CIO Profile: Met Police CIO Ailsa Beaton on keeping pace with London's policing

Scotland Yard, like Wall Street, Whitehall or Broadway, is more than just a location on a map. Thanks to the novels of Arthur Conan Doyle and the denizens of Fleet Street, this Westminster street has become synonymous with London’s police force, the Metro­politan Police.

The Met actually left Scotland Yard itself in 1890, moving across St James’s Park to the headquarters it christened New Scotland Yard, where it remains to this day.

When an authoritarian institution becomes as noted as Scotland Yard an air of expectancy and intrigue follow it. Formed in 1829 by Sir Robert Peel, the Metropolitan Police Service originally had just a thousand officers to police a seven-mile area around Charing Cross train station in the very heart of London.

Today the force employs 32,300 offic­ers, according to its own website. The manpower divides into 14,200 acting ­police ­officers, 230 traffic wardens and 4300 ­Police Community Support Officers. Where it once had responsibility for a population below two million, today Met police officers cover a 620 square mile area that has a population of over seven million.

The Met is not only a big police force for the nation’s biggest city, it is arguably the most important police force in the UK due to the extra responsibilities it carries out on behalf of national policing. Counter-terrorism policing in the UK is the responsibility of the Met, as is the daily protection of the Royal Family and senior members of the government.

Scotland Yard itself is basically an operational headquarters for the Met, which has 140 police stations across London. There are no cells at Scotland Yard, our interviewee informs the CIO team, and security to get into the building is, as you would imagine, very tight. The building throbs with activity, but it’s not the heady mix of society’s ills which you may experience on visiting a police station on a Friday or Saturday night. Scotland Yard’s reception is hectic, but ordered, and the impression is one of a nerve centre, with those 140 police stations acting as the limbs of the force, reaching out to feel the collar of the unsuspecting criminal.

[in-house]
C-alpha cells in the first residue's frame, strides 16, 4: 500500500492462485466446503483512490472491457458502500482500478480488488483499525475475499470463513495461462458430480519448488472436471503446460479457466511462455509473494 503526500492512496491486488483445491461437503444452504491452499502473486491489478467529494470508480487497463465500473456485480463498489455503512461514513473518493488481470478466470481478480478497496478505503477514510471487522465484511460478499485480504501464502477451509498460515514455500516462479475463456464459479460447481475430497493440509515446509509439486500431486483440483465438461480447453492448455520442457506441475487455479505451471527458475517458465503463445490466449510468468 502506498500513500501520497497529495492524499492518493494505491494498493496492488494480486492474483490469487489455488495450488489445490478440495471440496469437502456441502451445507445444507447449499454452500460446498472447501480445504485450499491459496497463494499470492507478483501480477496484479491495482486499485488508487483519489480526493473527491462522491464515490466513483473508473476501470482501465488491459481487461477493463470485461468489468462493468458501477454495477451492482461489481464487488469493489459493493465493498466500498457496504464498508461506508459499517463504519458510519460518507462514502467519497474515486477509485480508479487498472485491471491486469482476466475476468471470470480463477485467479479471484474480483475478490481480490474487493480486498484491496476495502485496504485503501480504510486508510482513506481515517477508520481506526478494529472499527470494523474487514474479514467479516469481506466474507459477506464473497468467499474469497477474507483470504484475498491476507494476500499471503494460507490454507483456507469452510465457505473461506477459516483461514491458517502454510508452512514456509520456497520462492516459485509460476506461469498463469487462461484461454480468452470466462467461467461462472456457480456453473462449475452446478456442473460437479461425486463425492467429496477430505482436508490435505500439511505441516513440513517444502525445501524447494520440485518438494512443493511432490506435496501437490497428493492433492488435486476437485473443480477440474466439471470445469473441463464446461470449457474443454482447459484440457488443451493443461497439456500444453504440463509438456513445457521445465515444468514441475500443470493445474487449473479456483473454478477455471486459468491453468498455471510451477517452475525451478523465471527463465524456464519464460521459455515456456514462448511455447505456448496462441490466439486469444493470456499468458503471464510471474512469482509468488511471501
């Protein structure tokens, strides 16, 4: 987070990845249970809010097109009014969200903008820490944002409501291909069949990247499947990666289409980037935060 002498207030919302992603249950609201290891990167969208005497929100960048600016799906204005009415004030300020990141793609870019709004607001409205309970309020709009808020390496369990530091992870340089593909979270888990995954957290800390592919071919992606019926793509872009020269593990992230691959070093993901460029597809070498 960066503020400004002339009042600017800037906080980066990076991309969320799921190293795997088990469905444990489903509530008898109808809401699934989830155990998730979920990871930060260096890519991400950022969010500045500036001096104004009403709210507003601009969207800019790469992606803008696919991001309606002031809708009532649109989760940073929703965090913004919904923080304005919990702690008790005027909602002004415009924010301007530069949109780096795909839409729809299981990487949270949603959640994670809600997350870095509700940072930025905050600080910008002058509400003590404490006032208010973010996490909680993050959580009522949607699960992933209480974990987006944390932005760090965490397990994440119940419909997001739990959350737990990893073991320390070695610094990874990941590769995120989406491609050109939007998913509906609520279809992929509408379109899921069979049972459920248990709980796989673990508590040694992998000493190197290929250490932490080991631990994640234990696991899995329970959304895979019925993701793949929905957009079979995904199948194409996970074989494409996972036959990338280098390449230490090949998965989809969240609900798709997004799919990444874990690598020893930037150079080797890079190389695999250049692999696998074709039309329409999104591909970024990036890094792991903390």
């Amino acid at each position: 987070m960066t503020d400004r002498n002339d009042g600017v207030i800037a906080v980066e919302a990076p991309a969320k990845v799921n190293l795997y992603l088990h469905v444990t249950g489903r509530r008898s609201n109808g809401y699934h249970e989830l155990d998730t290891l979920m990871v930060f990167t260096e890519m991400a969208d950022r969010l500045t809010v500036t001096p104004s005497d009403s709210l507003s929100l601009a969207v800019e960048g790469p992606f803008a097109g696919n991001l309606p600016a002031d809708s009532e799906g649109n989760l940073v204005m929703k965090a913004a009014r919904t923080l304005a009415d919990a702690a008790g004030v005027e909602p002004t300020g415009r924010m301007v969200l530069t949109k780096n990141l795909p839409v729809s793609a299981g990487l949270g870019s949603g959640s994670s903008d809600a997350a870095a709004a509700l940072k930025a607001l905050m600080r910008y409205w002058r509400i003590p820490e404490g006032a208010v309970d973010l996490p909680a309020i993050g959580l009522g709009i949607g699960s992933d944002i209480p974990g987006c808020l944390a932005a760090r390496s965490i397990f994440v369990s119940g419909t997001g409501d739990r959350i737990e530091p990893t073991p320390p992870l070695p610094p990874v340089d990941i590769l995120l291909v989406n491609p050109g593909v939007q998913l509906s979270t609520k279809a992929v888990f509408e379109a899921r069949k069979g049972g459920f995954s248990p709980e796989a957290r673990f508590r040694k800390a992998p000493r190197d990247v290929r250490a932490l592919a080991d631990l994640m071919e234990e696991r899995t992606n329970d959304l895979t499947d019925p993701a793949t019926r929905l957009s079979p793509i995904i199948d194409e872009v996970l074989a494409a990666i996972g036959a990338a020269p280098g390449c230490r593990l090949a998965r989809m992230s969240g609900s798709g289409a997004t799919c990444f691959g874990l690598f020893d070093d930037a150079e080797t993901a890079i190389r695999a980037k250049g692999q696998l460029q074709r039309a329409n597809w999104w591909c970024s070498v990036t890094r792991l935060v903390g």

Mapping the difference

A map of the force’s policed area adorns the wall outside the office of CIO Ailsa Beaton, and most of the staff we saw around the building were non-uniformed. Having ­visited the headquarters of London’s fire service in the last six months there is juxtaposition between the two critical emergency services, but while the fire brigade was clearly the administrative hub for the capital’s fire service, Scotland Yard is a combined brain and heart, sending out ­intelligence and activity to its front line.

As the police force for one of the most important and vibrant cities in the world life is never dull nor easy for the Met. Cast an eye over its recent history and there are highs and lows. The death of newspaper seller Ian Tomlinson following the G20 protests, the internal investigations following the death of Stephen Lawrence and the recent revelations around Rupert Murdoch’s newspapers and their phone hacking activities are stark lows. But the city remains tolerant, major events mostly pass without incident and terrorism plots have been foiled.

Beaton is CIO and director of information at the Metropolitan Police, a force which claims 25 per cent of the policing budget and activity in Great Britain. ­Beaton’s beat is a busy one: as a public sector CIO she’s busy trying to reduce costs in line with coalition government demands, while preparing the city police for the Olympics of 2012, and as she meets CIO the force has just successfully policed the Royal Wedding. As with many CIOs who came into the public sector in 2000, she ­inherited an organisation that needed some core modernisation.

Her department within the Met, the Directorate of ­Information (DoI), is res­ponsible not only for the delivery and management of the IT required to run the Metropolitan Police, but is also a hub for information management and provides the Met with detailed information analysis which is used directly in policing decision-making. This information management role ensures police officers receive accurate information at the time it’s needed. You get the impression from talking with Beaton that this is considered the more ­important half of her departmental role as she points out the addition of CIO in her job title is simply for clarification outside of the Met, although the DoI does provision IT services to the Met.

At the heart of Beaton’s department is the Metropolitan Police Service ICT strategy for 2010 to 2017, which as Beaton explains is a classic alignment exercise of stating how IT plays a part in the over-arching plans of the force.

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